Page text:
- The Washington Times - Wednesday, January 14, 2015

The Philadelphia VA regional office abruptly canceled plans Wednesday to pay bonuses for speeding up claims processing, after employees said they feared the bonuses would encourage them to make hasty decisions and deny deserving veterans their rightful benefits.

The bonus program, first reported by The Washington Times on Tuesday, offered $15,000 bonuses to teams that met processing targets and offered breakfast, lunch or snacks to teams that processed the most claims.

But Diana Rubens, director of the Veterans Affairs regional office in Philadelphia, wrote employees Wednesday that she had heard complaints from employees that they feared the incentives would force them to make bad decisions, so the program was “rescinded, effective immediately.”

“Given the return to mandatory [overtime] and, frankly, the concerns expressed by some and reported in the media that we would turn to bad behavior in an effort to pursue the incentive to the disservice of veterans, we will not pursue that incentive,” she wrote in her email message to her employees.

The VA has been under pressure to improve services after an internal investigation found that offices throughout the country were ensnared in bureaucratic red tape and kept secret waiting lists that prevented veterans from receiving timely care.

But some VA employees said the bonus program, rather than improving care, would push employees to speed through easy cases. Denials are easier than approvals, they said, so veterans could miss out on benefits they deserve.

The American Legion condemned the bonuses and said employees should be awarded for the quality, not quantity, of work.

“These incentives being offered in Philly are another example of VA leadership gone astray,” said Louis Celli, director of the American Legion Veterans Affairs & Rehabilitation Division.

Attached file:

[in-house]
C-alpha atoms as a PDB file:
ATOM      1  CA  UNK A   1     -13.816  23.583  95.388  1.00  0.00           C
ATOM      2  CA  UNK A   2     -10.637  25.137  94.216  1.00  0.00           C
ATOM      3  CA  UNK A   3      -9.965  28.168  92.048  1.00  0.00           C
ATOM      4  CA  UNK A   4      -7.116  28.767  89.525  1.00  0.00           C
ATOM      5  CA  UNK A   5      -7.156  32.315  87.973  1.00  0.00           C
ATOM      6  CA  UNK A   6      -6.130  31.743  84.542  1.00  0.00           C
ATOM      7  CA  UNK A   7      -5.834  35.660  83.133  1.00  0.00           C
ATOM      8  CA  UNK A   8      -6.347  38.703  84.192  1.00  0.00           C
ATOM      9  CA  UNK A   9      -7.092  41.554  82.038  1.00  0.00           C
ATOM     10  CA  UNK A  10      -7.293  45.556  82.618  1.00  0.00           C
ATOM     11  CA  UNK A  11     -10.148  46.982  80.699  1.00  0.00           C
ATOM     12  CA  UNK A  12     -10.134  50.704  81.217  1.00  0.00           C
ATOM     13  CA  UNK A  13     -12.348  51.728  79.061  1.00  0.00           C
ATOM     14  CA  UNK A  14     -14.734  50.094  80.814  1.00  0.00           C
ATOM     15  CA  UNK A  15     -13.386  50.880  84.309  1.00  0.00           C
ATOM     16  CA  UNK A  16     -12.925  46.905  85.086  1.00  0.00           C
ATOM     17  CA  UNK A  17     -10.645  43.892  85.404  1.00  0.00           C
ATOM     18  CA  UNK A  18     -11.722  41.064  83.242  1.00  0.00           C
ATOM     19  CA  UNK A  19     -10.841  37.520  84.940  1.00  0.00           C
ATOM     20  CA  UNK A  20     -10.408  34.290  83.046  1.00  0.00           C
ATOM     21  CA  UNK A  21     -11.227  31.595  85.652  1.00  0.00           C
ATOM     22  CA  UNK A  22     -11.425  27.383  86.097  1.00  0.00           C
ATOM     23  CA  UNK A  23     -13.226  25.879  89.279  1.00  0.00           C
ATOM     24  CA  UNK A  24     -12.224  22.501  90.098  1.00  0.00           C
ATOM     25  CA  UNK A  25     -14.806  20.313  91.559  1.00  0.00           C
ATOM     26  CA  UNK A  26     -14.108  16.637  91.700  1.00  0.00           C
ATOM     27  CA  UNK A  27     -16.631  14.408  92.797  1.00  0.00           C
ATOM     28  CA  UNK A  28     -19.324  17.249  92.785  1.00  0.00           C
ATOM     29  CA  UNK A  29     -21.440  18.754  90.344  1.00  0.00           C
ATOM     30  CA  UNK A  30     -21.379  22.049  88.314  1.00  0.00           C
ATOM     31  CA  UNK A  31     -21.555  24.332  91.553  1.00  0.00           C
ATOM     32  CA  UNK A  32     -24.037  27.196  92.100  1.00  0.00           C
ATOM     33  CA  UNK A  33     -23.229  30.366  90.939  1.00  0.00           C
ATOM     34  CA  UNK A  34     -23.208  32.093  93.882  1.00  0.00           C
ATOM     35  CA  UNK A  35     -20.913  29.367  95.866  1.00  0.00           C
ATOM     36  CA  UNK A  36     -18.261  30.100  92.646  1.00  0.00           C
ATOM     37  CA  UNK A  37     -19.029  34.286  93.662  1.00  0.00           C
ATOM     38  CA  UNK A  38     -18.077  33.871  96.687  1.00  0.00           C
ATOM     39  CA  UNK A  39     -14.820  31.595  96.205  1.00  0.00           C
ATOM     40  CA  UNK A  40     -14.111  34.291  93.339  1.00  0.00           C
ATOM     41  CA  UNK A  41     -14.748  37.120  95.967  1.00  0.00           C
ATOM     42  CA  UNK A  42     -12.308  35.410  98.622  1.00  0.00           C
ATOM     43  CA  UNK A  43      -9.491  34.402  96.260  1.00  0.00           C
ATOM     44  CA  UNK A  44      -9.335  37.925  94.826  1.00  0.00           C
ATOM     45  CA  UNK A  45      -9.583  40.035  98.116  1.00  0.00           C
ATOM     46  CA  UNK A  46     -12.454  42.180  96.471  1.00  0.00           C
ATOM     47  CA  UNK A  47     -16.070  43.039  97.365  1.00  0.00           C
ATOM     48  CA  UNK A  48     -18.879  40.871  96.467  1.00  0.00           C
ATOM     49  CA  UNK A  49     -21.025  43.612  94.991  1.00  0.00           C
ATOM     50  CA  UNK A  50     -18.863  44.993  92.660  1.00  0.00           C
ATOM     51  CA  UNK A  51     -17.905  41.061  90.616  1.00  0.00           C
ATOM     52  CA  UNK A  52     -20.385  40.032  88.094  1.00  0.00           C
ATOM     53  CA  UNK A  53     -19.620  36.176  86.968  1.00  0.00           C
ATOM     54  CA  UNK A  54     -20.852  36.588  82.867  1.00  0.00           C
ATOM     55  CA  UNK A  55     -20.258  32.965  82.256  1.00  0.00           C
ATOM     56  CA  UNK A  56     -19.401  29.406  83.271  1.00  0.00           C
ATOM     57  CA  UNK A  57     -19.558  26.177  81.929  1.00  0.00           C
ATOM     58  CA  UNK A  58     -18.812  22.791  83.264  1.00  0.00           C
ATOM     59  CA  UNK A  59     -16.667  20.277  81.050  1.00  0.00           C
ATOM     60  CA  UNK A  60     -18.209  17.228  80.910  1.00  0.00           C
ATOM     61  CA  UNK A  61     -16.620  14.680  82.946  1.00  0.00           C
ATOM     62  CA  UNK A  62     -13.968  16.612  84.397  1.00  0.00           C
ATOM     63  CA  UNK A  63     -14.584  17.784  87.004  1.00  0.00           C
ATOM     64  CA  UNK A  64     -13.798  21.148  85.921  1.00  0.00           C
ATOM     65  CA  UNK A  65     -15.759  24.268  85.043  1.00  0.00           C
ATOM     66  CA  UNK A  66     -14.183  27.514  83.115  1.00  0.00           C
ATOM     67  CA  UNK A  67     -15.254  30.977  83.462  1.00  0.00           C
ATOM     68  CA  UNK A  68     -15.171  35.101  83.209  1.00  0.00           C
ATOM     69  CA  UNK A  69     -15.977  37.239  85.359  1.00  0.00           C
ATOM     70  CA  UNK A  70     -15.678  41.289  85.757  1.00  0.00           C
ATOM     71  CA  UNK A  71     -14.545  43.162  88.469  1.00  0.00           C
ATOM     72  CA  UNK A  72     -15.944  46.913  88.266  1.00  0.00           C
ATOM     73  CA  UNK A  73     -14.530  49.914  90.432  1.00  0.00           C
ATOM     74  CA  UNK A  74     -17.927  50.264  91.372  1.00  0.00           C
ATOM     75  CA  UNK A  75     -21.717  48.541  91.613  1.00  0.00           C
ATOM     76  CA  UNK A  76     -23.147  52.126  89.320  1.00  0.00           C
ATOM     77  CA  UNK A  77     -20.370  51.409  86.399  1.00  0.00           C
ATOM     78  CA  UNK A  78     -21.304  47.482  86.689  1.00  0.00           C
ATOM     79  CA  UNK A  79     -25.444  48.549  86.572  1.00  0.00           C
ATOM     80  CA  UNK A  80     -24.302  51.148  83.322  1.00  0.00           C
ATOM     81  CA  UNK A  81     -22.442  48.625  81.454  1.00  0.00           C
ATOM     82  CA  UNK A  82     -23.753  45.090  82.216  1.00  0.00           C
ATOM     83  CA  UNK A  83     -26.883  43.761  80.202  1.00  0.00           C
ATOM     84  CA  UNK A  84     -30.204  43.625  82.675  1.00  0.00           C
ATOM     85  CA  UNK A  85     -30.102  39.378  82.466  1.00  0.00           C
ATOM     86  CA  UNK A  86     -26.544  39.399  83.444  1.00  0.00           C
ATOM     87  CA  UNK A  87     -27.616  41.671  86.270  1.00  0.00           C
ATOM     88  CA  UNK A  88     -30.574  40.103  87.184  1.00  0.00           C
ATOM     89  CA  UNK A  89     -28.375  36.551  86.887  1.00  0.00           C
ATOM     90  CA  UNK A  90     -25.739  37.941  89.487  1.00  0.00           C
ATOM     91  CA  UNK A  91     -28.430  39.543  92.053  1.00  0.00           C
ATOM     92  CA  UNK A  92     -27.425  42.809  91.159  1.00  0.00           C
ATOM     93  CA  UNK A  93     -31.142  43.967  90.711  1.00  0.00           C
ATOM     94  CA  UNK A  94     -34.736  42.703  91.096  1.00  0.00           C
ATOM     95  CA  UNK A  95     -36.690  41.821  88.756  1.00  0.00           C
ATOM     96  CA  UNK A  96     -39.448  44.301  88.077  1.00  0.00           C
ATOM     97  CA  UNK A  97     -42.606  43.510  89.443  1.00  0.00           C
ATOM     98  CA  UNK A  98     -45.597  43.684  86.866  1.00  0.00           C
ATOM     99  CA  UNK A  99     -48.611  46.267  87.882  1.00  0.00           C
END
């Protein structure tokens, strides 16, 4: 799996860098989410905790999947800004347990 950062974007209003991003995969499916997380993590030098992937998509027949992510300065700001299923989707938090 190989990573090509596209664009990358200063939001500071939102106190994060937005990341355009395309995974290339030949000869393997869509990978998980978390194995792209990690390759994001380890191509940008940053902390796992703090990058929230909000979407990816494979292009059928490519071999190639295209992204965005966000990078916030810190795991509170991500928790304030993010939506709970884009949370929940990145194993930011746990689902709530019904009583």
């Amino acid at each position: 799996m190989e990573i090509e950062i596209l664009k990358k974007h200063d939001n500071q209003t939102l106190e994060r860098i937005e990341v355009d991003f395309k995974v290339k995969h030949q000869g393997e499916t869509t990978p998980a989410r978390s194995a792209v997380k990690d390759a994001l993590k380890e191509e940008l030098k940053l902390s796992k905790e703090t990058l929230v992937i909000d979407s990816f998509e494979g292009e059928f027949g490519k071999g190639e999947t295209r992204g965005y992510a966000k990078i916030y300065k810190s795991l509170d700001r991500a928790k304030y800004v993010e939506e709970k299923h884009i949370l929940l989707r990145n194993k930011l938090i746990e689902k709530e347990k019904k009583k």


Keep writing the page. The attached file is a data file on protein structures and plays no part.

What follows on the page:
Ms. Rubens, the leader at the Philadelphia VA, said she wasn’t sure what else to do to speed up the process at the VA other than offer bonuses. In her email to employees, she said she was creating a suggestion box to solicit other ideas.

She said her office is supposed to process 36,600 claims this year and is already 3,000 short. The goal is to complete claims in 125 days, but the Philadelphia office has claims pending for 164 days. The wait time has worsened over the past two weeks, Ms. Rubens wrote in the email.

“How do we close that gap?” she wrote.

A VA representative said the regional office decided that requiring employees to work mandatory overtime was a better way of cutting the backlog than bonuses.

The VA initially said the bonus program would review the work for quality assurance.

The incentive program would allow the VA to “recognize team efforts that allow us to achieve exceptional performance while still maintaining quality standards,” the VA said in a statement.

It said the Philadelphia office had a 92.8 percent accuracy rate for claims processing last year.

The VA came under fire last year when a whistleblower said veterans were dying while waiting for care on secret lists in Phoenix. An investigation found a systemic problem at several facilities of employees keeping veterans off official waiting lists and making wait times appear shorter, which would allow them to collect bonuses.

The Philadelphia facility is under investigation for data manipulation, including hiding or shredding returned mail that could not be delivered and cherry-picking easy claims to process to misrepresent performance, according to testimony from Linda Halladay, the assistant inspector general for audits and evaluations who appeared before the House Committee on Veterans’ Affairs in October.

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